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Commercial fertilizers rise in price

Commercial fertilizers have risen in price as a result of the conflict between Russia and Ukraine, which will reduce agricultural yields, French risk insurer Coface projected.

Already since last year, fertilizer prices had increased. According to the World Trade Organization (WTO), prices for urea, a key nitrogenous fertilizer, have more than tripled in the past 12 months. For example nominal Black Sea spot price quotations (bulk ) have increased from USD 265/tonne in January 2021 to USD 846/tonne in January 2022.

Another indirect effect for the agri-food industry would come as a byproduct of increased natural gas, which is a crucial input for fertilizers. Sky-high prices will lead to lower fertilizer production and/or higher prices, lowering agricultural yields.

Additionally, lower fertilizer production means less CO2 is available to stun cattle before slaughter, as well as for some beverages.

Therefore, Coface concludes that high gas prices will exacerbate pressures on world food prices through several channels.

Fertilizer prices are on the rise. In fact, the three main nutrients in commercial fertilizers (nitrogen, potassium and phosphorous) are expected to be affected by current developments.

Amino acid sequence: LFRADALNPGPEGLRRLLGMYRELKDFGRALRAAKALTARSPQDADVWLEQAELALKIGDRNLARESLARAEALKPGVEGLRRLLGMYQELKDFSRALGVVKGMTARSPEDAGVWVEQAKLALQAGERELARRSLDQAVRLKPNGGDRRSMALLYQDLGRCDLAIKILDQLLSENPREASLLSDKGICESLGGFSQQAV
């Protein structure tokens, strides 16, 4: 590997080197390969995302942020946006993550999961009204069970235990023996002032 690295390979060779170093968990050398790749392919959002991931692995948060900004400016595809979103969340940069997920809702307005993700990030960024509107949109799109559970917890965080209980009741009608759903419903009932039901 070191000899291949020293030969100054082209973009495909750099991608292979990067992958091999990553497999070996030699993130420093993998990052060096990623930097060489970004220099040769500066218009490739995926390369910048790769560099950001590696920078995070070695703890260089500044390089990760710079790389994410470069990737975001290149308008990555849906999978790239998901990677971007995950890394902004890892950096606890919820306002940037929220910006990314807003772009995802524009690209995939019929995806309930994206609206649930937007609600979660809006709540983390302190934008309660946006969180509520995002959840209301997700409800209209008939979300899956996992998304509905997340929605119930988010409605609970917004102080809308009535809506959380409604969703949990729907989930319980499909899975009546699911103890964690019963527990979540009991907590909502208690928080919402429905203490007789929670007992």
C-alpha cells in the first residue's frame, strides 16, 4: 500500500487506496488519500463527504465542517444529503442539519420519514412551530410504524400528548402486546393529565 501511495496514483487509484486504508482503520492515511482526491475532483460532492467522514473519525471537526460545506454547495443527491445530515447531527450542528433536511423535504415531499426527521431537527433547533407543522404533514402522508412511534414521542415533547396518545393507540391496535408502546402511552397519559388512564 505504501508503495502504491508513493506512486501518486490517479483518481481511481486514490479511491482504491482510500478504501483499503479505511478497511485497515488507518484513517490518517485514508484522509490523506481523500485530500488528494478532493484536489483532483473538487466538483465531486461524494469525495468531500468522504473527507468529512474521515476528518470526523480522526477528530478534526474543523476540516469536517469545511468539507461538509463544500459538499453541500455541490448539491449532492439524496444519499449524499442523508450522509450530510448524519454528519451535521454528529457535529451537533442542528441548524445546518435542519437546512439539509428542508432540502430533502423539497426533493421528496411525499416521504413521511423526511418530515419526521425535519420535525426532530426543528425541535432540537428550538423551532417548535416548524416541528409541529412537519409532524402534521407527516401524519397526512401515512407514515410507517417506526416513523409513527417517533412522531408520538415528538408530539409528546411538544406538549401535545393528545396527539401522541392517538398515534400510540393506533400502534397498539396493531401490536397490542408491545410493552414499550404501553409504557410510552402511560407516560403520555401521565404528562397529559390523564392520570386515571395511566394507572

Nitrogen prices rose sharply after Russia invaded Ukraine.

Fertilizers

Russia is a key nitrogen exporter with 7m tonnes of urea exported annually in a 55m tonne market.

The conflict will add to supply concerns, especially related to China‘s fertilizer export ban until June 2022 to secure domestic food supplies.

The significant increase in prices and the current turmoil will not encourage the Chinese authorities to lift the export ban.

Last but not least, with production losses like those in Western Europe, it is worth noting that inventories are running low, especially in India, a key importer.

Furthermore, fertilizers are essential for India to feed its agricultural sector, which employs 60% of the country’s workforce and accounts for 15% of GDP.

About a third of India’s potash imports are met by Russia and Belarus, Coface says. A disruption in the supply of fertilizers would hamper productivity in the agricultural sector.

 

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